A lot of us have seen this article on Forbes making its round on the various social media platforms: No You Can’t Pick My Brain. It Costs Too Much.
But – what happens if the person picking your brain is already a paying client?
Most small business owners or consultants would agree – we give entirely too much information away for free. For me, a lot of times this occurs with current clients who I’ve either done a website for or whom I provide virtual assistant services to, and it’s a regular occurrence – ‘how do I do this’ or ‘where do I go to do that’ or ‘what do you think about this…’.
An emailed response can take anywhere from a couple of seconds, to a couple of minutes or more… When it’s a current client, where do you draw the line between good customer service and having your knowledge taken advantage of? This can be a particularly sensitive situation because the client may feel you ‘owe’ it to them since they do business with you. For some industries (especially the web design and development field), this is lovingly referred to as “scope creep”.
How can you prevent this from happening?
I have two ways that I use to minimize this:
- Have clear, thorough contracts. Yes, this is a pain and can turn some potential clients off, but it is really for your own protection. Make sure to outline what is included and what is not include, or if an hourly based consultant, make sure to include that consultations and questions via email are billable items. I would also recommend setting a minimum or rounding to the nearest increment of 15/30 minutes. An email may only take a few moments to answer, but the time and money you’ve invested to increase your knowledge is worth much more.
- Don’t start. That’s right – don’t start giving your knowledge away for free, or letting that scope creep, creep. If you do, it sets an expectation and assumption that you will continue to do so, and when you don’t, the client may be feeling as if you’re taking something away and may value your service less, since they are used to receiving the ‘freebies’.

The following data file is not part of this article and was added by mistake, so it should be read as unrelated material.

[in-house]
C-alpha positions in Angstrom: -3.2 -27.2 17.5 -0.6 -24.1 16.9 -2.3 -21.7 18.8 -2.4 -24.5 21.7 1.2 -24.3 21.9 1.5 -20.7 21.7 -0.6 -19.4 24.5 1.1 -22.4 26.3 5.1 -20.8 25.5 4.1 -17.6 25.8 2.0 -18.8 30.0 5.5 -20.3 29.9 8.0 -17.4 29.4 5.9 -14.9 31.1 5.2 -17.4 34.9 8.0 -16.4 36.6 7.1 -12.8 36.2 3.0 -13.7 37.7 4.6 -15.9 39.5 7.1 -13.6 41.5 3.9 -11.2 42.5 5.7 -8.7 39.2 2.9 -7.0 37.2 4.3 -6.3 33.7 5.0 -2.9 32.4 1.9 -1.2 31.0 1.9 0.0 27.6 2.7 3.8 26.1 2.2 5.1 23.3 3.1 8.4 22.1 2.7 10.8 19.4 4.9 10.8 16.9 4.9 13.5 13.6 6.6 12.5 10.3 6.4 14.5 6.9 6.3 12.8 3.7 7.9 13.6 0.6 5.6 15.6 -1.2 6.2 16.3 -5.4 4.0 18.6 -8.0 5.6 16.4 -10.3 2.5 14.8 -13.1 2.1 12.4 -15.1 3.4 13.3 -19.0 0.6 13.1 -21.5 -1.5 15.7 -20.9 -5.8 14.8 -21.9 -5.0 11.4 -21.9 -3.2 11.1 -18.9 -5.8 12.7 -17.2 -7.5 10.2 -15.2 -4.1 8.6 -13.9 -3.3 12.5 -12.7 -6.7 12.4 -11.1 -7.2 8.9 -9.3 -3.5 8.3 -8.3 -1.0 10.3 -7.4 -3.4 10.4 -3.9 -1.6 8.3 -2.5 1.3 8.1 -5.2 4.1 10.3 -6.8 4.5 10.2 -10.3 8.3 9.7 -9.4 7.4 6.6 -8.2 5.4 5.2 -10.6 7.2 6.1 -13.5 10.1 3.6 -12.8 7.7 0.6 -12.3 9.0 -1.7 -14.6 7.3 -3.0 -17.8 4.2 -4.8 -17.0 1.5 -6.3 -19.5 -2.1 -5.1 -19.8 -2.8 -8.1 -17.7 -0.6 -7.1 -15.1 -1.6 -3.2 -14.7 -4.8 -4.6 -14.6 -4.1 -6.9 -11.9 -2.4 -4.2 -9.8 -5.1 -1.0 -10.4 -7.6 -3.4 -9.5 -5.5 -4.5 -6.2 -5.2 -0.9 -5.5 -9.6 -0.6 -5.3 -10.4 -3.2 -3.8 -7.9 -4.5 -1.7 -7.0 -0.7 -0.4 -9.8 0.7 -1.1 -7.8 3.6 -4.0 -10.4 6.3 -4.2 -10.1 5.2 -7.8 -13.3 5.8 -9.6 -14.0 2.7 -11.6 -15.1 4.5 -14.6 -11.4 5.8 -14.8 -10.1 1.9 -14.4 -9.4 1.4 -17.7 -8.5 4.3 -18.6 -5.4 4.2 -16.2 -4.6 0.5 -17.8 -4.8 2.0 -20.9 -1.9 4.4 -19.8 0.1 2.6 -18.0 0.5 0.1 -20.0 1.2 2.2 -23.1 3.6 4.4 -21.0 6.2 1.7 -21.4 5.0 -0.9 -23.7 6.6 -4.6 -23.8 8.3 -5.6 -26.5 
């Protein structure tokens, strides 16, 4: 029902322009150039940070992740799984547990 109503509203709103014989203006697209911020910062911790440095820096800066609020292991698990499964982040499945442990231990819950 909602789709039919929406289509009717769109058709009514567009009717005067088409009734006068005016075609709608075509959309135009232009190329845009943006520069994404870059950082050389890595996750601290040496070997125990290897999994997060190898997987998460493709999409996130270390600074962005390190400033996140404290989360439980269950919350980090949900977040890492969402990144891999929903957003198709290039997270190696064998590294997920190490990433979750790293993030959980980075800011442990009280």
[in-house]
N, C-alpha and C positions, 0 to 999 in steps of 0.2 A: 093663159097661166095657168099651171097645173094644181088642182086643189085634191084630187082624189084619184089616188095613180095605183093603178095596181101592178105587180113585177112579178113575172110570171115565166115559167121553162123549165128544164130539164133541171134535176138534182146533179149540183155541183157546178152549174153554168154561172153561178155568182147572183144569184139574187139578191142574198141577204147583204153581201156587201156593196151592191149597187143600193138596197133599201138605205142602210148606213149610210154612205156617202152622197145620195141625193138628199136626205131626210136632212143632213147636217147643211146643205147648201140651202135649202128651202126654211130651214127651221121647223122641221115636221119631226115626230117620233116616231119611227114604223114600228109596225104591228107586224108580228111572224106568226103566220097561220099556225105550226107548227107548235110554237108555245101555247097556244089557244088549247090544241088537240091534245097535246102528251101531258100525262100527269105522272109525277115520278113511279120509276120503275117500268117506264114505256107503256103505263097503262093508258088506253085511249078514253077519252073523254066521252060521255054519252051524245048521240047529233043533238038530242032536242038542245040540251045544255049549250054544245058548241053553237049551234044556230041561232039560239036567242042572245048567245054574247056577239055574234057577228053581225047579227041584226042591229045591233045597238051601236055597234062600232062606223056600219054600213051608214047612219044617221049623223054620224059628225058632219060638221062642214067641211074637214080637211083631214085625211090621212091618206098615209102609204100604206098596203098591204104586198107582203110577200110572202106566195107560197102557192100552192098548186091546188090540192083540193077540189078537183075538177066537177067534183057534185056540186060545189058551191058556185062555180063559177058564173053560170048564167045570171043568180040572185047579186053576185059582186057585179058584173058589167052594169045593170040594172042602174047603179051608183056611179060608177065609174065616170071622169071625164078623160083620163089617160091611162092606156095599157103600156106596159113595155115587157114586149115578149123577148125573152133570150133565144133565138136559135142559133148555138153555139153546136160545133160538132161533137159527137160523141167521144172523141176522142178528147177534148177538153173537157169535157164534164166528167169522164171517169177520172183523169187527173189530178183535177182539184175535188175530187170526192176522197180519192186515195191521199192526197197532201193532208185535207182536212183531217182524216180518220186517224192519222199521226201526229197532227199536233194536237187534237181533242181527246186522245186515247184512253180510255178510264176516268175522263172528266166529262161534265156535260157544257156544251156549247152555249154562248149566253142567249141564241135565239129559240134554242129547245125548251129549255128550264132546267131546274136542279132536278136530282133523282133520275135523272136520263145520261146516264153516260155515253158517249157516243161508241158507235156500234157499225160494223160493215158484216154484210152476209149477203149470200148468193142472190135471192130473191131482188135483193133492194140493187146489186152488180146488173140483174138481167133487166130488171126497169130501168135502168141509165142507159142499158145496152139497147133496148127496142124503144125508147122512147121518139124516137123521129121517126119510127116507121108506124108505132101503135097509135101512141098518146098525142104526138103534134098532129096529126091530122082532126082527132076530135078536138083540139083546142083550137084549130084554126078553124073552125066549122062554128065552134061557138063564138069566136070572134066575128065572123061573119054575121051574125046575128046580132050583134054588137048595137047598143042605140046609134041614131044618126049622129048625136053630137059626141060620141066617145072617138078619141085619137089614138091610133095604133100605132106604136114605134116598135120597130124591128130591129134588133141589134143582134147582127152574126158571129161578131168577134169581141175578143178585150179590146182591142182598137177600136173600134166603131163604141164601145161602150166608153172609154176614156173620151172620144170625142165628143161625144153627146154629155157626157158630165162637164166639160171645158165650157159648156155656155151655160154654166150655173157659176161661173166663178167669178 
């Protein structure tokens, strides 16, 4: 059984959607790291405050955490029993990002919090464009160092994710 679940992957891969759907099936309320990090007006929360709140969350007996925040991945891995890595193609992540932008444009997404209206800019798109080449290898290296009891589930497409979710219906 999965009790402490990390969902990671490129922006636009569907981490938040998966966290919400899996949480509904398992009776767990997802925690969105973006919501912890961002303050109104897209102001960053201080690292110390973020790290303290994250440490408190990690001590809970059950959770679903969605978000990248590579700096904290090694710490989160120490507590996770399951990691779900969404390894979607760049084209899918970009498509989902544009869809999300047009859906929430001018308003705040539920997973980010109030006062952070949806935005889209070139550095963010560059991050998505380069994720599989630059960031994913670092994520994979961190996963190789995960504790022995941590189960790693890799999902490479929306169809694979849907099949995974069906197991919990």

Here are some other resources that might help you manage already paying clients that want to pick your brain or to prevent scope creep. Please note, some of these are industry specific, but the concepts can still be applied to most industries.
- How Writers Can Escape the Pick-Your-Brain Syndrome
- Should You Let People Pick Your Brain for Free?
- Do You Let Clients Pick Your Brain for Free?
- 10 Ways to Say No to “Free Seekers” Who Want to Pick Your Brain
- 23 Things to Say When Someone Wants to “Pick Your Brain”
- Eight Tips on How to Manage Feature Creep
How do you manage your clients when the want to pick your brain?
Peggy Carlaw says
Good points, all, Hilary. I remember when I was first starting my consulting practice a number of years ago, I went to a seminar on being a successful consultant conducted by a woman who had been in the business a number of years. After she spoke, I asked, “How can I let my clients know I can help them without giving away too much information?’ I’ll never forget her response. She said, “You’ll find that people will pay you for your advice and won’t take it. What makes you think they’ll do it for free?” I got over my fear of giving too much information and now just give it freely. I think it helps me win business because I can paint a clear picture of the outcome they’ll be getting.